Next up at University Theatre at N.C. State’s TheatreFest 2005 is the 1945 whodunit Appointment with Death by celebrated English detective-story writer and playwright Dame Agatha Christie (1890-1976). UT director of theater John C. McIlwee will direct the show, which opens June 2nd and will be performed — in rotating repertory with The Butler Did It and Dial “M” For Murder — through June 18th in NCSU’s Thompson Theatre in Raleigh, NC.
According to Agatha Christie: The Official Online Home, the stage version of Appointment with Death is based on the 1938 Hercule Poirot novel by the same name; but by the time Christie’s play based on her novel debuted on March 31, 1945 at the Piccadilly Theatre in London, “Christie [had] removed Poirot from the adaptation of her novel and changed the murderer as well. The plot still centers on the murder of Mrs. Boynton, a cruel and overbearing family matriarch, and is set amid the ancient ruins of Petra. Joan Hickson, who would later become a popular television Miss Marple, was a member of the original cast.”
(Note: The disappointing 1988 motion-picture version of Appointment with Death, directed by Michael Winner from a screenplay by Anthony Shaffer [Sleuth], Peter Buckman, and Winner, was based on the novel and starred Peter Ustinov as the legendary mustachioed Belgian detective Hercule Poirot.)
Director John McIlwee says, “I have never seen the play before, and I have never read it in this form until University Theatre was looking for an Agatha Christie to fit into our summer season of mysteries. I know the story from the novel and the old film.”
He adds, “I enjoy shows set in the 1930s and am attracted to the research I do in order to set the ‘tone’ and atmosphere of this era. I always enjoy mysteries and am especially fond of the Agatha Christie pieces. This is the seventh one that I have either directed, designed, or acted in over the years.”
McIlwee says, “Dame Agatha Christie’s theatrical version of her novel is set in the King Solomon Hotel, where tourists are arriving to enjoy the local sights. Dr. Theodore Gerard(Fred Gorelick) meets a young colleague, Dr. Sarah King (Kendall Rileigh), and strikes up a conversation about the extremely interesting and strange American family in residence in the hotel. The younger Boyntons are under the strong influence of their domineering and evil stepmother, Ida (Marilee Spell). Dr. King has fallen in love with the youngest son, Raymond (Joel Horton), and is desperately trying to save him from the miserable life he leads under Mrs. Boynton’s tyrannical rule. Everyone in the hotel, from aristocratic Lady Westholme (JoAnne Dickinson) to bombastic Alderman Higgs (Robin Dorff), have reason to dislike the old lady; and it falls to Colonel Carberry (Gregor McIlvogue) to discover if dislike can lead to murder!”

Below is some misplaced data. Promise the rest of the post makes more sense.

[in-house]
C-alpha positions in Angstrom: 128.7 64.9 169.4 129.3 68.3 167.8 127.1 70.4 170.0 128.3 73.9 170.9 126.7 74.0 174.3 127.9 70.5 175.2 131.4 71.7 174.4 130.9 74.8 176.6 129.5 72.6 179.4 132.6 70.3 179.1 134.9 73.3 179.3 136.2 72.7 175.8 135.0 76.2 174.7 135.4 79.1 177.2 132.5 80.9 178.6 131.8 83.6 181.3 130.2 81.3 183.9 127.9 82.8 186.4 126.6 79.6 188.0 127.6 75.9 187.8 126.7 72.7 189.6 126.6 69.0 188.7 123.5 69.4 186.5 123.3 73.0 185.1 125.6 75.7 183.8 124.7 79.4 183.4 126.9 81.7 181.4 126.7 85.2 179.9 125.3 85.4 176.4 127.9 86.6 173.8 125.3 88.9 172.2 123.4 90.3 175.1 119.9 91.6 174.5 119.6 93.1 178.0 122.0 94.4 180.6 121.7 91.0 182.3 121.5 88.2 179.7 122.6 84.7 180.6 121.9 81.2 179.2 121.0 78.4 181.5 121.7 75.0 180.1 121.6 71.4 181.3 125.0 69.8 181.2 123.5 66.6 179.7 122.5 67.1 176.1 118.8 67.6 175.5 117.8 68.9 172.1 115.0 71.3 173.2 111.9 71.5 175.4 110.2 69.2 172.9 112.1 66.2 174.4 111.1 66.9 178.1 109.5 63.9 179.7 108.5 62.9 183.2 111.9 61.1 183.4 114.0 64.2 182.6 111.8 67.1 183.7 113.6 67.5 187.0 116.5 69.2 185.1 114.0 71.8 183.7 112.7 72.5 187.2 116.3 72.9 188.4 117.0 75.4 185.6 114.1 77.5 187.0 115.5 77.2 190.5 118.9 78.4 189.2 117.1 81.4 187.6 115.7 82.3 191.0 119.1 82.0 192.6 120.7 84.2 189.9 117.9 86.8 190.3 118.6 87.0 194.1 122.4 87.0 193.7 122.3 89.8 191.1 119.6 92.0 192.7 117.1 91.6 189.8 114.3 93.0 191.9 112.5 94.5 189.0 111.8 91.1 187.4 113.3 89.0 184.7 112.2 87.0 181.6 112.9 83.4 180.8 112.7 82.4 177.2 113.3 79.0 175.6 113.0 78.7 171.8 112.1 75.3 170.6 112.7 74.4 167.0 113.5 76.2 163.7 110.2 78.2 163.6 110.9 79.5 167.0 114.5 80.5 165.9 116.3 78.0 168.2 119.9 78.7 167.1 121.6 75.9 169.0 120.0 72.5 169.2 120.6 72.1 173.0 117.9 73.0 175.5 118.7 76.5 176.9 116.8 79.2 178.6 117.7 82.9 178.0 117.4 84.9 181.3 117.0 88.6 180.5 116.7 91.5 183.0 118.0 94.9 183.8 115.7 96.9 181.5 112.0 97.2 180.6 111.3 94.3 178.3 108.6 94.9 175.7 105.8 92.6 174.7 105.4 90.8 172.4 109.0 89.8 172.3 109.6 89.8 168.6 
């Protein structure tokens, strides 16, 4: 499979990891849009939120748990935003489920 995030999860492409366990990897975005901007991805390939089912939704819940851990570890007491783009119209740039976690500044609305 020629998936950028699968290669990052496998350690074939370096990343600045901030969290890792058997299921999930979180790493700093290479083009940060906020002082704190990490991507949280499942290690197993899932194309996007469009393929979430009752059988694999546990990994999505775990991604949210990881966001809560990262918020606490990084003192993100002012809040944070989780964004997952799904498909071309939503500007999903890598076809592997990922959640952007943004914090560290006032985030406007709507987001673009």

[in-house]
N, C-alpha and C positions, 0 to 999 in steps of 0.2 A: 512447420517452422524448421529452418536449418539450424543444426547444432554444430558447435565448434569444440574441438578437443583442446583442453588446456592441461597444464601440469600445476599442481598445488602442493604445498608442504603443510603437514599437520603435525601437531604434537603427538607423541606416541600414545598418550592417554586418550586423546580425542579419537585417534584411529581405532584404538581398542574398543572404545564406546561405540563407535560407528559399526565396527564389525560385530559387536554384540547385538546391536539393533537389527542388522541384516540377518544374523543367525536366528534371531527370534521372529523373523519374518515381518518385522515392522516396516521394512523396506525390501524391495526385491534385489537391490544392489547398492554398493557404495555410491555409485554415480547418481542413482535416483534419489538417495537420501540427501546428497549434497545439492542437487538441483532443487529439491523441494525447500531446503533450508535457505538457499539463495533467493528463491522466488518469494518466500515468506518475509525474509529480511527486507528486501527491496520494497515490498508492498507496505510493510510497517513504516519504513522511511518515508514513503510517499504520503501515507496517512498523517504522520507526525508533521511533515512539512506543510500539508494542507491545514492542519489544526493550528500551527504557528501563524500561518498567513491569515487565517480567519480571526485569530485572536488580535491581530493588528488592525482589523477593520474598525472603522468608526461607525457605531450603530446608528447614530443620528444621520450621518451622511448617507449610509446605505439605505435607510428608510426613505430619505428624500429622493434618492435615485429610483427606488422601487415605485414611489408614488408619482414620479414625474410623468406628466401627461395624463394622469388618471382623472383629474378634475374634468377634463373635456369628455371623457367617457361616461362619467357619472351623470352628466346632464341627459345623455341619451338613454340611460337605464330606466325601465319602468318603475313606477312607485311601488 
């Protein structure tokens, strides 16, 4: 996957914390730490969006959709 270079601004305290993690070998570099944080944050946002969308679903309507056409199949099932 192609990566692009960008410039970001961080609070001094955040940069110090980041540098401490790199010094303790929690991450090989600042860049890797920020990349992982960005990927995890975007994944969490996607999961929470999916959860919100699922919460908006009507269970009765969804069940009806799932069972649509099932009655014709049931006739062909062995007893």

In addition to director John McIlwee, who co-designed the show’s costumes with Lisa Tireman, the UT production team includes assistant director Katherine Fuller, set designer Crawford “Corky” Pratt, and lighting designer Terri L. Janney.
McIlwee says the set for the show is a Middle Eastern hotel lobby; the lighting is “moody, hot, and evocative of a desert city”; and the costumes are “late 1930s traveling ensembles, with influences from France, Great Britain, America, and the Middle East.”
He adds, “Christie’s plots are so involved — and so many people must have a strong motive for murder — that it takes a lot of concentration to keep pointing the finger in a lot of different directions at the same time. This play is no exception, and it requires crisp pacing and strong, varied characterizations on the part of the actors to keep the audiences involved in which direction the story goes at any given moment…. [There are n]o major [directorial] challenges[; it is] just important to draw the audience’s focus to clues and actions that ultimately answer ‘whodunit!’”
University Theatre at N.C. State presents Appointment with Death (8 p.m. June 2 and 3, 3 p.m. June 5, 8 p.m. June 9 and 11, 3 p.m. June 12, and 8 p.m. June 15 and 18) in NCSU’s Thompson Theatre, corner of Dunn Ave. and Jensen Dr., Raleigh, North Carolina. $13 Wednesday, Thursday, and Sunday and $15 Friday-Saturday ($6 N.C. State students and $11 Wednesday, Thursday, and Sunday and $13 Friday-Saturday other students, seniors, and NCSU faculty and staff). 919/515-1100 or http://purchase.tickets.com/buy/TicketPurchase?organ_val=22089&event_val=DEAT. University Theatre at N.C. State: http://www.ncsu.edu/theatre/theatrefest/schedule.htm [inactive 2/08]. TheatreFest 2005 Postcard and Order Form: http://www.ncsu.edu/theatre/0405/theatrefest/Brochure05.pdf [inactive 10/07]. Agatha Christie: The Official Online Home: http://www.agathachristie.com/.